I've been reading a lot lately Space Role Playing Games books and I believe I found all my answers there. Hence my lack of activity around here.
The game's criteria is practically done, no moon computing for now. At the moment I'm rendering 3D stars and planets and linking their types to their corresponding visuals.

I will post again soon

13. Originally Posted by Endorya
I've been reading a lot lately Space Role Playing Games books and I believe I found all my answers there.
GURPS Space 4e and GURPS Traveller:First In have the best worldgen systems so far. The old 2300AD system was pretty good too.
You may also find something useful on the worldbuilding boards of the SFRPG Discussion boards that I run: http://www.sfrpg-discussion.net/phpB...forum.php?f=30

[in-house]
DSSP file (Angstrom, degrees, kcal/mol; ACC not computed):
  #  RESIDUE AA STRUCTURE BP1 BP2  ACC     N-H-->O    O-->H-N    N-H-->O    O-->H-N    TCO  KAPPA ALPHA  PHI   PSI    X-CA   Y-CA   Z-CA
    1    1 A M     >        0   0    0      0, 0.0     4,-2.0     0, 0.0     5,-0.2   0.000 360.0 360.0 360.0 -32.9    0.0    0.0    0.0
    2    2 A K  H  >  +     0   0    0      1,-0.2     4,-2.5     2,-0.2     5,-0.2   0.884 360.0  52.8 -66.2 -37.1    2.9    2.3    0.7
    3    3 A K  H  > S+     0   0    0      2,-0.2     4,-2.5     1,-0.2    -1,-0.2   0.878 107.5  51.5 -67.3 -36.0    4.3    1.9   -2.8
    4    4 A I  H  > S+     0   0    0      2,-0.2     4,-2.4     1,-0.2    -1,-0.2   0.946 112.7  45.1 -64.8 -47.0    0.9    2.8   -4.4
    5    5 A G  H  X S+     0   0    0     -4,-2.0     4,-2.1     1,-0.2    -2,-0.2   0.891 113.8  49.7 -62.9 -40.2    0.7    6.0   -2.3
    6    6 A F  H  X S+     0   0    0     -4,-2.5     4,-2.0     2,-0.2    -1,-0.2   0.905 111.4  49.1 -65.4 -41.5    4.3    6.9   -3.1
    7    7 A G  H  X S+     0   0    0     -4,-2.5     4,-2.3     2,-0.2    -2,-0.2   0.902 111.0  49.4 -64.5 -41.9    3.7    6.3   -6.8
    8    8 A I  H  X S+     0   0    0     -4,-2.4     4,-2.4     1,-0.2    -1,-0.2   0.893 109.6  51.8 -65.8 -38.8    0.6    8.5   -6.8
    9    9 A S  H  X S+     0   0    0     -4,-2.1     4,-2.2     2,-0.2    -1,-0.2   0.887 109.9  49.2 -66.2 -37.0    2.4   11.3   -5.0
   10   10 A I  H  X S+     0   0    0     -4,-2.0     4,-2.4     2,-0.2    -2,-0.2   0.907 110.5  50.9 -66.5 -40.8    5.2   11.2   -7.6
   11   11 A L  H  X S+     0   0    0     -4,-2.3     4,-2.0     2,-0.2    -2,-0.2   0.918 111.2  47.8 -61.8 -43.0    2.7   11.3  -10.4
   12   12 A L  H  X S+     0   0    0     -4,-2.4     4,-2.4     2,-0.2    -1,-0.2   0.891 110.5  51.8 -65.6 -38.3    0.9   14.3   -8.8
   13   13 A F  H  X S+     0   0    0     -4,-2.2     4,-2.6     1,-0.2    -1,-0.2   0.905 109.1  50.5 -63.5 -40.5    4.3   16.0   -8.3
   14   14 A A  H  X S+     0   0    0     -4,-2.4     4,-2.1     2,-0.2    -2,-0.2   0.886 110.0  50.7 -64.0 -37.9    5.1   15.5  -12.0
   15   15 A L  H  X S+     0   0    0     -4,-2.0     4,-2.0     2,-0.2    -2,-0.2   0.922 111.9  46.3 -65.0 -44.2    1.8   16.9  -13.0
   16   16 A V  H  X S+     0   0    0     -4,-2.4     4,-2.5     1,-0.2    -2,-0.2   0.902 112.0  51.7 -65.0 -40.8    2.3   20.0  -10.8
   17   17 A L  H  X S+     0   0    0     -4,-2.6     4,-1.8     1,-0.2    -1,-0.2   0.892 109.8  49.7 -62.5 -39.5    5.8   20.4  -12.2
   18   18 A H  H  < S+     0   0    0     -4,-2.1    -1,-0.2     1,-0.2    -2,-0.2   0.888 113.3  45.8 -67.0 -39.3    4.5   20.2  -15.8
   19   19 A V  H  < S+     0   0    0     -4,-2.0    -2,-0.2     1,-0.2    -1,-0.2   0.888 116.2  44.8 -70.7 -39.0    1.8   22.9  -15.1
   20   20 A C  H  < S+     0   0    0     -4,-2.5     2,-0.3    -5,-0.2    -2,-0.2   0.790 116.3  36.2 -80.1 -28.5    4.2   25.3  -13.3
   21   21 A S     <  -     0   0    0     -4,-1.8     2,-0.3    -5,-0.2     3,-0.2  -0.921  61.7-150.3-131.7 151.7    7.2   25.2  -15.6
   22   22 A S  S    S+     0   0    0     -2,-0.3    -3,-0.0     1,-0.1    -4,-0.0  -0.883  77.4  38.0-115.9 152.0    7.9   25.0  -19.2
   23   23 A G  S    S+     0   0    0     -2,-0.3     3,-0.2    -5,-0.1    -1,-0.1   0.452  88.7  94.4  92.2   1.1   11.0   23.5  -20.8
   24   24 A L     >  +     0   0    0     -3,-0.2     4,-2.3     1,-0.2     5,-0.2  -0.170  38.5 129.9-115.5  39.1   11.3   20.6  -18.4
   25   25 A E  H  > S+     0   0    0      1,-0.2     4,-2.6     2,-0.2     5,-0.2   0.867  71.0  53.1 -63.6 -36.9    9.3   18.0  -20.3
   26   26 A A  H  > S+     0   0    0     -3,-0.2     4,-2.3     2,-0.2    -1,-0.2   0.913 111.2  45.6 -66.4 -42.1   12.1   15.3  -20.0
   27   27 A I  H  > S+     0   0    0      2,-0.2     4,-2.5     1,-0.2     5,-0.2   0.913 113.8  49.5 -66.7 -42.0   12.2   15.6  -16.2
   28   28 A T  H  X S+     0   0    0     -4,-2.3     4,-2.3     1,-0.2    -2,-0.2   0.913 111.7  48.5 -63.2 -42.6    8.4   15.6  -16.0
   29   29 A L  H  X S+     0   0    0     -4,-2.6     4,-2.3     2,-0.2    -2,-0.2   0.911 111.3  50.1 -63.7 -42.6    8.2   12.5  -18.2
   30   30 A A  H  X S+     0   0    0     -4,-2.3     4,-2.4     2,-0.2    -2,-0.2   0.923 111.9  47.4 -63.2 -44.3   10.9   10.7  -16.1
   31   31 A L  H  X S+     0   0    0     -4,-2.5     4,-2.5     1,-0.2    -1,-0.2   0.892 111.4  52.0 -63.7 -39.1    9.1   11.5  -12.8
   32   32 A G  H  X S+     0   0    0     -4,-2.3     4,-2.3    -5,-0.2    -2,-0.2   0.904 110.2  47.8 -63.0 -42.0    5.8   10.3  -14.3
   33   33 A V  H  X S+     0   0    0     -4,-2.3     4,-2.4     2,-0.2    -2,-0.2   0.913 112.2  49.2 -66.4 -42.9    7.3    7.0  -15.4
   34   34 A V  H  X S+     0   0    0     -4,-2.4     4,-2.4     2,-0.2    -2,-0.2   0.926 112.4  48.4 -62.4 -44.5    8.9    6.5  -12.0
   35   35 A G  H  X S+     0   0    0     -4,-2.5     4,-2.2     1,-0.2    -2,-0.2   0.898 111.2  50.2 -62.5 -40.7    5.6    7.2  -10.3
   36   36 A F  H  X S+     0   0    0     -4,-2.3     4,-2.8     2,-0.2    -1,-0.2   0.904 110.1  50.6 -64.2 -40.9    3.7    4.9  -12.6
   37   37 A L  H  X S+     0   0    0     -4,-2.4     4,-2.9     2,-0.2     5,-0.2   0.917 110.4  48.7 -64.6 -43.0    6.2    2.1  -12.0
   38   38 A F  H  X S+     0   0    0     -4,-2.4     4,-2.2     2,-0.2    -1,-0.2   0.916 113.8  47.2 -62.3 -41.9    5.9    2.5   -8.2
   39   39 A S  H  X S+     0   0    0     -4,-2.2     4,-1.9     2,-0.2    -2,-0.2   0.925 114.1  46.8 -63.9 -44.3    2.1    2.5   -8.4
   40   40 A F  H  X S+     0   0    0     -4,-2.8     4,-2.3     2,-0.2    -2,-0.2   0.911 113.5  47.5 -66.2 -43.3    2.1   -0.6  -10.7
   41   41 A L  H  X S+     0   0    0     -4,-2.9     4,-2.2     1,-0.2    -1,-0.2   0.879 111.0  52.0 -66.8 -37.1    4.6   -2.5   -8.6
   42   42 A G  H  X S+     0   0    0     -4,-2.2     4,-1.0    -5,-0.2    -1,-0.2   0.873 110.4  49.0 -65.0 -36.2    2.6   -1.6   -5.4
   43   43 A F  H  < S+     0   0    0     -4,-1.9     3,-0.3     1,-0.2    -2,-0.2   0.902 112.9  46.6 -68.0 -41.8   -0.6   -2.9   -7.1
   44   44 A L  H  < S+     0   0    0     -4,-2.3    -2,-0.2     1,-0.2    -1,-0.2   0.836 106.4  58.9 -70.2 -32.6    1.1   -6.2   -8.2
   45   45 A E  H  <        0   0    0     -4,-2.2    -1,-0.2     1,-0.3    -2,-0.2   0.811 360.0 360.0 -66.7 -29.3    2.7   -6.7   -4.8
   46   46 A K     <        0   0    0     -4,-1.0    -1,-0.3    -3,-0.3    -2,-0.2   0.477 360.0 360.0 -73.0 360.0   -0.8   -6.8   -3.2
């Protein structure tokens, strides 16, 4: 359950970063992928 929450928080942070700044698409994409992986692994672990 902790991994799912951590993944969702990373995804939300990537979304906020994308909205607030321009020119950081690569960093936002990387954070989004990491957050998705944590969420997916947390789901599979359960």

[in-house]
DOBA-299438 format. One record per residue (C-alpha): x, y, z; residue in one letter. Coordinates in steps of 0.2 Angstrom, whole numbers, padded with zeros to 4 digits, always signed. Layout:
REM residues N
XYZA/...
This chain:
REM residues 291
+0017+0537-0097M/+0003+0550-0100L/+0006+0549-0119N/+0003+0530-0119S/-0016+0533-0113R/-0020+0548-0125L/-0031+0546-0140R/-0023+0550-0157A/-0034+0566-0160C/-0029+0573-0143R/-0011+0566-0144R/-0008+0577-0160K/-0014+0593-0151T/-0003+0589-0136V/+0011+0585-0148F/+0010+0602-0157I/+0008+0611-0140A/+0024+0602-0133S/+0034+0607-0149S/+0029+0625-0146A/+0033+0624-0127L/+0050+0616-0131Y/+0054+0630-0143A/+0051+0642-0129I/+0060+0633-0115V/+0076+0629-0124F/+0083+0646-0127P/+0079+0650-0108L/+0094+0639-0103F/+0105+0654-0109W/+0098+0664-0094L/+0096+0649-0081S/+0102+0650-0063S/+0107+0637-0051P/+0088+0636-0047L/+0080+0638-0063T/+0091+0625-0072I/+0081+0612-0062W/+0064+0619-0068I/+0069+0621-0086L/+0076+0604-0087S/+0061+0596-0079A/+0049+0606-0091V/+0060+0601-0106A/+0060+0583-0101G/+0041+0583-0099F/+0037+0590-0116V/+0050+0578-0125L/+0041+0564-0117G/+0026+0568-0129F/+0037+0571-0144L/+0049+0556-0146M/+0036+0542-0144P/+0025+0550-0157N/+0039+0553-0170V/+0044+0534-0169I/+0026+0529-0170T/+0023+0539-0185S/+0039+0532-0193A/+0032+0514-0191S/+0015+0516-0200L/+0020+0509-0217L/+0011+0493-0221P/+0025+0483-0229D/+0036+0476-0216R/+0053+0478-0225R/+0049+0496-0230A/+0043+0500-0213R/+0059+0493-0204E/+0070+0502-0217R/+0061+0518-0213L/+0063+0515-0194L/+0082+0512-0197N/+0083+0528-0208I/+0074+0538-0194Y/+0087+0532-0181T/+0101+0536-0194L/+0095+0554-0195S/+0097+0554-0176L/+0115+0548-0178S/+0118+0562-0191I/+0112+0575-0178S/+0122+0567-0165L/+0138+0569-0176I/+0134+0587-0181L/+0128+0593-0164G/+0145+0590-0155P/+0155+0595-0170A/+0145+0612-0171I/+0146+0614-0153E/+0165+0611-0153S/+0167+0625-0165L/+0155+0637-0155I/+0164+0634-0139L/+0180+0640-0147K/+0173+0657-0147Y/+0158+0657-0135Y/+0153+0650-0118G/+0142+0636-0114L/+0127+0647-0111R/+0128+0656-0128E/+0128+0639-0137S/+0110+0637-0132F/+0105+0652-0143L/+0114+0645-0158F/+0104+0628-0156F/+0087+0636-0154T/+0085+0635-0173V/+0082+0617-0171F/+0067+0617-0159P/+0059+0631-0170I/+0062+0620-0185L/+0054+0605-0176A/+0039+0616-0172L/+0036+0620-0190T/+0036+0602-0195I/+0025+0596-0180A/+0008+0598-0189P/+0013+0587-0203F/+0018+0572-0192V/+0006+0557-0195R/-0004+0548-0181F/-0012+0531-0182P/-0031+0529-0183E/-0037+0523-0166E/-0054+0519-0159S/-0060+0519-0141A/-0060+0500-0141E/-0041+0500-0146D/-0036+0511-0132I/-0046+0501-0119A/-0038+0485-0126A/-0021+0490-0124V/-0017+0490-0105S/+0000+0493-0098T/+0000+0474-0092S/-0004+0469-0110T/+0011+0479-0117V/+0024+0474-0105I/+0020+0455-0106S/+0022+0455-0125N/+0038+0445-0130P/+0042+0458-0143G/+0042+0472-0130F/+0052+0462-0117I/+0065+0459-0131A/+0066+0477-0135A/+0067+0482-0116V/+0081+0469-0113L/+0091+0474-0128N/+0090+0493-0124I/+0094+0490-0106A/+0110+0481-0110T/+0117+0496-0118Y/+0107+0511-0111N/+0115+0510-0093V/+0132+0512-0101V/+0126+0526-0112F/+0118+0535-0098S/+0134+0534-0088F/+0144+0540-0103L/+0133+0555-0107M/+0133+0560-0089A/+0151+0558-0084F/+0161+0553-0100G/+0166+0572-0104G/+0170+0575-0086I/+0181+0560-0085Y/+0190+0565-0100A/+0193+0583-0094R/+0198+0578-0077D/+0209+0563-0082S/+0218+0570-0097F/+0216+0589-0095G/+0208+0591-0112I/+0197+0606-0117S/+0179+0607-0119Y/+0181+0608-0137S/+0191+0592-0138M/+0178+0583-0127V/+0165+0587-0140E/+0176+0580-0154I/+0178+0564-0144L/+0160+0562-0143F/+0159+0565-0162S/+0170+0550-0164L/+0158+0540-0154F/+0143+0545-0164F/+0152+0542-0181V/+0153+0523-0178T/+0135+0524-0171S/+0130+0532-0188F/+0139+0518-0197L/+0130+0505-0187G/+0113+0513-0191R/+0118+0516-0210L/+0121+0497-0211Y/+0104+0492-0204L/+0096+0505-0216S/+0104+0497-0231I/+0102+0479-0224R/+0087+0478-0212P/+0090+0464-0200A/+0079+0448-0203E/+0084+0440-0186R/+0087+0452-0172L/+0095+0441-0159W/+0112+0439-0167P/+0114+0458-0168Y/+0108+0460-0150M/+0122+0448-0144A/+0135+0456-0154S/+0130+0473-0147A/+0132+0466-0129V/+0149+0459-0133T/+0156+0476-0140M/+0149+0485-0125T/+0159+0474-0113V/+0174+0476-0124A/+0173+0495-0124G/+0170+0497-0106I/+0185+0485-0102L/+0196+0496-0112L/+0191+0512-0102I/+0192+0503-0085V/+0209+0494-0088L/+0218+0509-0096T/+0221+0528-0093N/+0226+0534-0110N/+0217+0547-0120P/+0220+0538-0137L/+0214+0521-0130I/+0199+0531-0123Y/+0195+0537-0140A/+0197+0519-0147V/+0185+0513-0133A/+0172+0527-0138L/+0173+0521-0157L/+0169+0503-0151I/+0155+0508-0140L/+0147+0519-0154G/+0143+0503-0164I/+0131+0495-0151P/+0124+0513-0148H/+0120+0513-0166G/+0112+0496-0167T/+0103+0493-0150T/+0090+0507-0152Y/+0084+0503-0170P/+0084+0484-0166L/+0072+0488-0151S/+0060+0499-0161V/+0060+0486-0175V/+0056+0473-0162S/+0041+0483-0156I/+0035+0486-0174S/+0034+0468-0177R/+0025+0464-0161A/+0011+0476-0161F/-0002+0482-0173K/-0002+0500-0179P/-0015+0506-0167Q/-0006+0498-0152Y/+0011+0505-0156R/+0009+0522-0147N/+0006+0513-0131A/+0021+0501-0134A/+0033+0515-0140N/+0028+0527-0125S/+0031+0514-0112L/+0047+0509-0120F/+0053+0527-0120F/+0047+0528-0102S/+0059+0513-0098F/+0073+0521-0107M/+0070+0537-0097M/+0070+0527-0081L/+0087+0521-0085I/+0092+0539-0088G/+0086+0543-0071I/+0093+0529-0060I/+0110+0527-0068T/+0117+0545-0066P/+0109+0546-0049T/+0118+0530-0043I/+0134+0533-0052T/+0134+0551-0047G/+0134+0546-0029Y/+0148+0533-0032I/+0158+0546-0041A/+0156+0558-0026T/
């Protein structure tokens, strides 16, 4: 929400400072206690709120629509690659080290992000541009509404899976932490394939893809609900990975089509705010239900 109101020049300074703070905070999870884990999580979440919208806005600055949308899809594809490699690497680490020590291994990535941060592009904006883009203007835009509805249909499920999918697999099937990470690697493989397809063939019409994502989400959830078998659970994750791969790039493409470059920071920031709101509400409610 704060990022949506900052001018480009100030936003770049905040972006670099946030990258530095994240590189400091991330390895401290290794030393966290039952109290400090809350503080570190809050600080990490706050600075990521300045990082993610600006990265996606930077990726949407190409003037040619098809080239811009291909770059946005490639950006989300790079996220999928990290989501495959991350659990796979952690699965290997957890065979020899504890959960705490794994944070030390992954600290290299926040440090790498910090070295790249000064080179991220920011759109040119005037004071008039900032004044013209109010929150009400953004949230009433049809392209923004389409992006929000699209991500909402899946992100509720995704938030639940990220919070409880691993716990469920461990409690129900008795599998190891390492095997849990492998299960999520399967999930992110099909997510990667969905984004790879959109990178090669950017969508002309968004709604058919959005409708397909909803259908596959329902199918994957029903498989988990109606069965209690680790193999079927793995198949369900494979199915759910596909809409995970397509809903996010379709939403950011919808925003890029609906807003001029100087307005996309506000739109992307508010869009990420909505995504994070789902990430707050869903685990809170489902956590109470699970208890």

At the moment I'm rendering 3D stars and planets and linking their types to their corresponding visuals.
I'd definitely recommend Astrosynthesis 3.0 for that. http://www.nbos.com/products/astro/astro.htm

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Originally Posted by EDG
GURPS Space 4e and GURPS Traveller:First In have the best worldgen systems so far. The old 2300AD system was pretty good too.
You may also find something useful on the worldbuilding boards of the SFRPG Discussion boards that I run: http://www.sfrpg-discussion.net/phpB...forum.php?f=30
I haven't looked into GURPS Traveller. But I will!
The forum you mention seems to be the right place for me.

Originally Posted by EDG
I'd definitely recommend Astrosynthesis 3.0 for that. http://www.nbos.com/products/astro/astro.htm
Thanks for the post. Really really Helpful!

15. Originally Posted by Endorya
I haven't looked into GURPS Traveller. But I will!
I find GT:First In to be more transparent and easier to follow - you can get a PDF of it on SJG's e23 store: http://e23.sjgames.com/item.html?id=SJG30-6605 . I think 2300AD is available from the GDW section of www.drivethrurpg.com (a new Mongoose version is coming out, but that won't have the worldbuilding system that the old version had).